Thursday, September 14, 2006

"Shards in the shade"   [villanelle]


Ten thousand publishing poets   were praying and preening
ten thousand pondering poets   were plying their trade
seven thousand were angsting   three thousand at most serening

eight hundred and fifty esthetics   were gamely gleaming
sixty-seven aubades met nine hundred and four serenades
ten thousand publishing poets   were praying and preening

some argued for sound   some favored the moxie of meaning
some shattered the syntax   sorting the shards in the shade
seven thousand were angsting   three thousand perhaps serening

from the field of the news of the world   six thousand were gleaning
on the personal stone   nine thousand were whetting the blade
ten thousand publishing poets   were praying and preening

four thousand were hearting   two thousand I think were spleening
statistically meaningless dozens   were eyeing the maid
seven thousand were angsting   three thousand perchance serening

how many were spatting?   how many were poking and beaning?
so many were wooing!   what wars!   such loves being made!
ten thousand publishing poets   were praying and preening
seven thousand were angsting   three thousand at best serening




==========

Responsive to this passage from Ron Silliman's blog:
In the late 1940s, the U.S. had a population of rough[ly] 150 million people and saw in any given year the publication of roughly 8,000 book titles of all kinds. There were maybe 200 publishing poets in the U.S. The U.K. and Canada were distinctly different markets in those days. Today we have 300 million people in the U.S., and last year there some 174,000 different titles published (a drop, actually, of about 16,000 from the previous year), of which perhaps 4,000 were books of poetry. There are at least 10,000 publishing poets and the borders between markets have become fully permeable in the age of the internet, where the most influential online zine for American poetry is published by John Tranter in Australia. Finding an audience is a far more daunting proposition for a new poet, even if she or he gets a book published. Discerning any shape to the overall landscape may simply appear impossible.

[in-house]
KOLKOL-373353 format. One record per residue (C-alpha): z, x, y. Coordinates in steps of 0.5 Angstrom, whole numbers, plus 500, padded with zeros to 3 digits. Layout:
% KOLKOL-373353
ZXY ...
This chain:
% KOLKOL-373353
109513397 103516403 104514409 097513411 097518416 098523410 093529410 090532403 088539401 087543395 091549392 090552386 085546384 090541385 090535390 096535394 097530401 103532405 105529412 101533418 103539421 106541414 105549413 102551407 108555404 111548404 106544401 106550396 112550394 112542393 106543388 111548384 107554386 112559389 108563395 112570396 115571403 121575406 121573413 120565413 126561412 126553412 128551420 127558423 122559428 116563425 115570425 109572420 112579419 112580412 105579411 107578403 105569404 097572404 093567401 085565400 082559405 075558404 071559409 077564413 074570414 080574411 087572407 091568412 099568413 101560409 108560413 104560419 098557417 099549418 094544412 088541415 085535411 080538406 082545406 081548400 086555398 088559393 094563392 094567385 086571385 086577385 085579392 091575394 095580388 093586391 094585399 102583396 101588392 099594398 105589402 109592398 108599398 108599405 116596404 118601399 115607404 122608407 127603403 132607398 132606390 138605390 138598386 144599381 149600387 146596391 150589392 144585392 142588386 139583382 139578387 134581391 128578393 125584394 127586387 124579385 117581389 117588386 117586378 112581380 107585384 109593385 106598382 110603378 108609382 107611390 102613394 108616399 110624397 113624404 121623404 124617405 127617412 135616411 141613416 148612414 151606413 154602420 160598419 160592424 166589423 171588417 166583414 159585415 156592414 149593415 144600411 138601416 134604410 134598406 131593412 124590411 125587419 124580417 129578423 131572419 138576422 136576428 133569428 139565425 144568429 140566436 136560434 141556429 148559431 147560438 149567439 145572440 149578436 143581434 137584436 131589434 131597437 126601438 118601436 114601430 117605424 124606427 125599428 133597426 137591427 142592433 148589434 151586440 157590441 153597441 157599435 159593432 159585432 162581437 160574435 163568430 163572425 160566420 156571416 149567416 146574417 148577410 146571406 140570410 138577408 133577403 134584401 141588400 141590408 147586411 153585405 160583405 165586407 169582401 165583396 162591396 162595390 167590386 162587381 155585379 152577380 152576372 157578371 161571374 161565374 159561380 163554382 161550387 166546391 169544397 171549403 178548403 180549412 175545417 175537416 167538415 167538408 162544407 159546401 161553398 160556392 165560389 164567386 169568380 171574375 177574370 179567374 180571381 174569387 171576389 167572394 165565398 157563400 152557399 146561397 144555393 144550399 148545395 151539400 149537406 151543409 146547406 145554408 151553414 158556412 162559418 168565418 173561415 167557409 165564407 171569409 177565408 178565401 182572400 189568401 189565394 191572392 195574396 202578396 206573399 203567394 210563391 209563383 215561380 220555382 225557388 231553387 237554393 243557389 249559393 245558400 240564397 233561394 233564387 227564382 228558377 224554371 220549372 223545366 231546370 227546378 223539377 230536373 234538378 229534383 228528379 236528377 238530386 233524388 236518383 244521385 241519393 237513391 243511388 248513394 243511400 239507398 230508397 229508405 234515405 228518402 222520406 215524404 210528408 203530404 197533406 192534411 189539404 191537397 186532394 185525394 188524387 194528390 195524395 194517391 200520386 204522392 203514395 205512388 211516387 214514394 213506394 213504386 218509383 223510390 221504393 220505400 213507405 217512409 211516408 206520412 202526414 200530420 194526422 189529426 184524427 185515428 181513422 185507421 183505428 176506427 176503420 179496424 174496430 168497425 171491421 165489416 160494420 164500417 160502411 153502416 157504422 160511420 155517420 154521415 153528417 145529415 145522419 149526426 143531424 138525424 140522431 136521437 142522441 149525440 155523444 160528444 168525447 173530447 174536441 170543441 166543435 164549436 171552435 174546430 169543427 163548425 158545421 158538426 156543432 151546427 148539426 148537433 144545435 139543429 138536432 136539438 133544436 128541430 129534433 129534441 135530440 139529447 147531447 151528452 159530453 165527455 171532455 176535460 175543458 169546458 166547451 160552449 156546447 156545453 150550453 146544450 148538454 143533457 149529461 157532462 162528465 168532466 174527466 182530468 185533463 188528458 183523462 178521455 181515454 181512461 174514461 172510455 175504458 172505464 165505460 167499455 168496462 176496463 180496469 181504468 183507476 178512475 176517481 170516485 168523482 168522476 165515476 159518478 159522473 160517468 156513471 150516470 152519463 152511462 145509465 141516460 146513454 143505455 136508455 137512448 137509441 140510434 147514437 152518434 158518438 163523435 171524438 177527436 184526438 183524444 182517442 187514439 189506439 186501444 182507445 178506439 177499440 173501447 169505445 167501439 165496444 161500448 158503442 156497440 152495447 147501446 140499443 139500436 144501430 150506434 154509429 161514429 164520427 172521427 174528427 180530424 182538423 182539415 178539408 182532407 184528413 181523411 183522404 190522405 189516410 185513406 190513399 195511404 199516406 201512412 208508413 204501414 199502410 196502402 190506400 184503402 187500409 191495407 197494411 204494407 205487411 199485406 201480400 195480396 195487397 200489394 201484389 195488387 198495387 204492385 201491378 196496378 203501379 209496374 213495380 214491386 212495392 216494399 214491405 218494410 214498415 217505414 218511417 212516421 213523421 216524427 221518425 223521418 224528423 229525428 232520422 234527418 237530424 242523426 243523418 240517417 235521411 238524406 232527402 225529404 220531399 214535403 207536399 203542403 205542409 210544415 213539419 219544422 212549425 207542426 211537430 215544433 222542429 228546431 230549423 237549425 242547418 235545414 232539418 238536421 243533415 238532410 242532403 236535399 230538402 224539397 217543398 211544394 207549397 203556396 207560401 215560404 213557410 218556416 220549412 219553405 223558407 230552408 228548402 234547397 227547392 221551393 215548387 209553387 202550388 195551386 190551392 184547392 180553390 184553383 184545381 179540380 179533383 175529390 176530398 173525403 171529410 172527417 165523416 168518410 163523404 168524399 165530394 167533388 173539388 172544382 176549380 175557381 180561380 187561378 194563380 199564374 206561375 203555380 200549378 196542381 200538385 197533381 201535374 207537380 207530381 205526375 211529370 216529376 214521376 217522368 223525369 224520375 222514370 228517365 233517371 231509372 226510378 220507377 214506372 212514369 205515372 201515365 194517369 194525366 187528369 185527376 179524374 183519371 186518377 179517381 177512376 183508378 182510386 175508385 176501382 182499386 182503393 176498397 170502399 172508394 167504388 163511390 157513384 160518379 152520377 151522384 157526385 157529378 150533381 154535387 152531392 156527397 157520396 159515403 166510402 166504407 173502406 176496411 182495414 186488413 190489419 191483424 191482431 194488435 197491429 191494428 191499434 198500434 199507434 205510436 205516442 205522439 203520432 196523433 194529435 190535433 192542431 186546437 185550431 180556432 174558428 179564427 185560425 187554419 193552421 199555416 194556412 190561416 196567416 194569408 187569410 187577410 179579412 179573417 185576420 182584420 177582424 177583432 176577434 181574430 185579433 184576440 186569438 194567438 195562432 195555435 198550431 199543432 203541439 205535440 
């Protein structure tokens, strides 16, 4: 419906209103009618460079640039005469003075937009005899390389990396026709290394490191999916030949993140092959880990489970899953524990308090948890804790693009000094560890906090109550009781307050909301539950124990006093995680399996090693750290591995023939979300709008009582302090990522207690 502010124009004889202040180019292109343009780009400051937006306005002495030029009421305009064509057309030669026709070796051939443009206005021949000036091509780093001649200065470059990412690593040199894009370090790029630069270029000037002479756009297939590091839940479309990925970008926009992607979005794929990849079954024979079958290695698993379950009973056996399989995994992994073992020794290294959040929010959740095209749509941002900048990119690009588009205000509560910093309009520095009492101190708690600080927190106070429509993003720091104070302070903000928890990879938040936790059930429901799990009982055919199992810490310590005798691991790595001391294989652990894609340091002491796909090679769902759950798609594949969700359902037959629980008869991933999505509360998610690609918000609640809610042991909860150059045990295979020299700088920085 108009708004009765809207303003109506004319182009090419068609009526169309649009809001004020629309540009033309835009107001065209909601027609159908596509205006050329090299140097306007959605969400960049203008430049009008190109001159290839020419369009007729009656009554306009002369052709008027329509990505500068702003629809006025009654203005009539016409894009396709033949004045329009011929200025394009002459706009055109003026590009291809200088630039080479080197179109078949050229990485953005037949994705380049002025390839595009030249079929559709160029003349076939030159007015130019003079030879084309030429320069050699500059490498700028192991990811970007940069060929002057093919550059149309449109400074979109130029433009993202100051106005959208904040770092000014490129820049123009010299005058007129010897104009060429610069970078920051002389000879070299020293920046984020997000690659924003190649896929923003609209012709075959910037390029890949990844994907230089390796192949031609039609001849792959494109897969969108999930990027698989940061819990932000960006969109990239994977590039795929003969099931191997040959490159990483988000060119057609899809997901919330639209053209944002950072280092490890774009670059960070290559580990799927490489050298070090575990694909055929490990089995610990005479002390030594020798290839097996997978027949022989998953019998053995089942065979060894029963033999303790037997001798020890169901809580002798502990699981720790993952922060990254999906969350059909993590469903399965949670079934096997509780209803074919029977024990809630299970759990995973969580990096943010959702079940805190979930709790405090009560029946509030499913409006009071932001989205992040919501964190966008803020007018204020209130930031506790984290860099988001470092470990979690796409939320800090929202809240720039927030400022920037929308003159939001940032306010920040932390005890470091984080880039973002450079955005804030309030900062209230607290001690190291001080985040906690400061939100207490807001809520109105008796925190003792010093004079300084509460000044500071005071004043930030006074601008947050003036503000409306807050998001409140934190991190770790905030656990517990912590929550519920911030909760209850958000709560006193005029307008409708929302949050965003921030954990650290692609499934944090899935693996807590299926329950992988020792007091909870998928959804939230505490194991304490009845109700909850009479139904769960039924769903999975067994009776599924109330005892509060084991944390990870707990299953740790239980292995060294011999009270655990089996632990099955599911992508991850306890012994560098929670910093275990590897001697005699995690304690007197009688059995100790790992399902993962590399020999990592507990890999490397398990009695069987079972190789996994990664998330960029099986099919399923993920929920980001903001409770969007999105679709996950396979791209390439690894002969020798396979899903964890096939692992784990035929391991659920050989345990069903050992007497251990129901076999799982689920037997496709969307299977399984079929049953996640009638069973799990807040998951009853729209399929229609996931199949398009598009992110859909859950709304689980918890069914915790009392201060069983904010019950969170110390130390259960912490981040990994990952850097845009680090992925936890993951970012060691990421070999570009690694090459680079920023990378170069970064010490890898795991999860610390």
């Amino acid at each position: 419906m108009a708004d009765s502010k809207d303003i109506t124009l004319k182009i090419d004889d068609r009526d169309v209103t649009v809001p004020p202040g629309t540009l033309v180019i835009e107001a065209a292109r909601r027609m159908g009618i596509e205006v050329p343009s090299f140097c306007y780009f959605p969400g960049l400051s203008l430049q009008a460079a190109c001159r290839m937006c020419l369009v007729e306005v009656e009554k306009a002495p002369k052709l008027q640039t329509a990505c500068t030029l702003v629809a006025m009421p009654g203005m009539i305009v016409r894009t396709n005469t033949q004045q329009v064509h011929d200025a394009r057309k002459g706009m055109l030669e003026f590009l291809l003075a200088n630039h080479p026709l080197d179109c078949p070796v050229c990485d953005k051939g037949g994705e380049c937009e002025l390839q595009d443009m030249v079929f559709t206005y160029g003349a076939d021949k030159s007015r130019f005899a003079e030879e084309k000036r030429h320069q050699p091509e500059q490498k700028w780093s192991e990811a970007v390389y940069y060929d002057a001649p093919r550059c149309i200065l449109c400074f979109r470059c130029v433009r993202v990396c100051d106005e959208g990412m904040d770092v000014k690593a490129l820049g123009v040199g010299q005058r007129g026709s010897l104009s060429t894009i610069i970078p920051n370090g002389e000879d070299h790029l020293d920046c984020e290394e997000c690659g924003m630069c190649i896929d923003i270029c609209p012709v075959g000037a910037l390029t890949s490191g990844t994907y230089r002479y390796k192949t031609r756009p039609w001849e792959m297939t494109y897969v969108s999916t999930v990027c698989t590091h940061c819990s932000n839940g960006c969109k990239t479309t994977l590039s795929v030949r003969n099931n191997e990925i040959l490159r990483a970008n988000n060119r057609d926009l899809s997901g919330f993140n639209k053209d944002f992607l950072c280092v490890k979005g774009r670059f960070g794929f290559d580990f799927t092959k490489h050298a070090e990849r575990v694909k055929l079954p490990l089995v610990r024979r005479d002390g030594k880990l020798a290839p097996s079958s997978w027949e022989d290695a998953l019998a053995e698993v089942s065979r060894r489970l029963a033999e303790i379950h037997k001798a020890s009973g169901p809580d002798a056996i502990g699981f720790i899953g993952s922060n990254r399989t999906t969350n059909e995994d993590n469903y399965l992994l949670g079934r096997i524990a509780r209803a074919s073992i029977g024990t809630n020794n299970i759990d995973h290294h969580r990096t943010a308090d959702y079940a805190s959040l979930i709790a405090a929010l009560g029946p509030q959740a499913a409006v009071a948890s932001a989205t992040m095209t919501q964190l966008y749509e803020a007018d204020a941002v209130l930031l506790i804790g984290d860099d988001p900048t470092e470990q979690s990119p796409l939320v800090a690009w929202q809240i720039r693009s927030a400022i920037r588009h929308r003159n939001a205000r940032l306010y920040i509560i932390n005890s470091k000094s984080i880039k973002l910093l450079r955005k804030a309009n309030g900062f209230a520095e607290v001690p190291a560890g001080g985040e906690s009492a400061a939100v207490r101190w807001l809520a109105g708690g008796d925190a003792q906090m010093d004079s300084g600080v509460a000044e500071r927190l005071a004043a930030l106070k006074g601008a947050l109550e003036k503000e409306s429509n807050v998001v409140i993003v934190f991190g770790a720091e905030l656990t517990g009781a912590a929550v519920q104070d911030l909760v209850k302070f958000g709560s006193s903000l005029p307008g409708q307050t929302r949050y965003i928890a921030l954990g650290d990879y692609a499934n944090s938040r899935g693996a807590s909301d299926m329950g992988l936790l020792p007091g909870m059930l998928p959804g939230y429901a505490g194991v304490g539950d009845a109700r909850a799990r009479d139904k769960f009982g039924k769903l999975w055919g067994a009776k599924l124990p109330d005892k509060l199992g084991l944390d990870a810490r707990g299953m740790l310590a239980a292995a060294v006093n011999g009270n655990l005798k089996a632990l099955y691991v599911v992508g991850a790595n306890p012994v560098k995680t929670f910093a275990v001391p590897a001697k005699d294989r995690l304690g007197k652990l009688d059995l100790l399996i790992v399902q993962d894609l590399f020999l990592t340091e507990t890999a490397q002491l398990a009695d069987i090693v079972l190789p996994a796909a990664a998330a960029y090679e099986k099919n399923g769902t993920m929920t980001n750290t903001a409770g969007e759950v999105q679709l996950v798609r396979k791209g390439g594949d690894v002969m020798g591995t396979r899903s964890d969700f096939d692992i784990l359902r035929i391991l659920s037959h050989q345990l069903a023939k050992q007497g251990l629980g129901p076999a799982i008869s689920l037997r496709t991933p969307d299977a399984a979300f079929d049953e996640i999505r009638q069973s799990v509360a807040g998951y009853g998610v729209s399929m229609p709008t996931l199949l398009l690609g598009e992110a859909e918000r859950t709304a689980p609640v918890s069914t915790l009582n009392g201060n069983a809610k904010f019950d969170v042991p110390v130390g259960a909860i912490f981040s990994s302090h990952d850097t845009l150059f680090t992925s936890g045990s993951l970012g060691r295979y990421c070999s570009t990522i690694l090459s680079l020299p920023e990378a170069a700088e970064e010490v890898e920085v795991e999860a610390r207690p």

5 comments:

keros said...

David - Check the spelling of "meaningless".

Cleverly done-

DQ

david raphael israel said...

thanks, good catch; (meaningless & misspelled is one attribute too many). Caveat: some statistics asserted may have a wide margin of error. (Also, the implication that angsters and sereners are mutually exclusive populations, may merit critique, investigation, and peer review.)

keros said...
This comment has been removed by a blog administrator.
keros said...

75% of all statistics are made up on the spot. It's a well known rule accepted by bullshitters and according to our code of conduct, no statistics will be questioned.

david raphael israel said...

<< 75% of all statistics are made up on the spot.>>
Which 25% of this statistic had antecedent existence?
(Or if there is only one numerical statistical item given, then I guess 75% gets rounded up to the nearest 100%?) But it seems plausible that 100% of that 75% was made up on the spot. (Which renders its veracity numerically daunting; technically, it could be a correct guess, even if inadvertantly so.)
I'm glad I didn't go into a number-crunching profession.

word verif: fhuuulha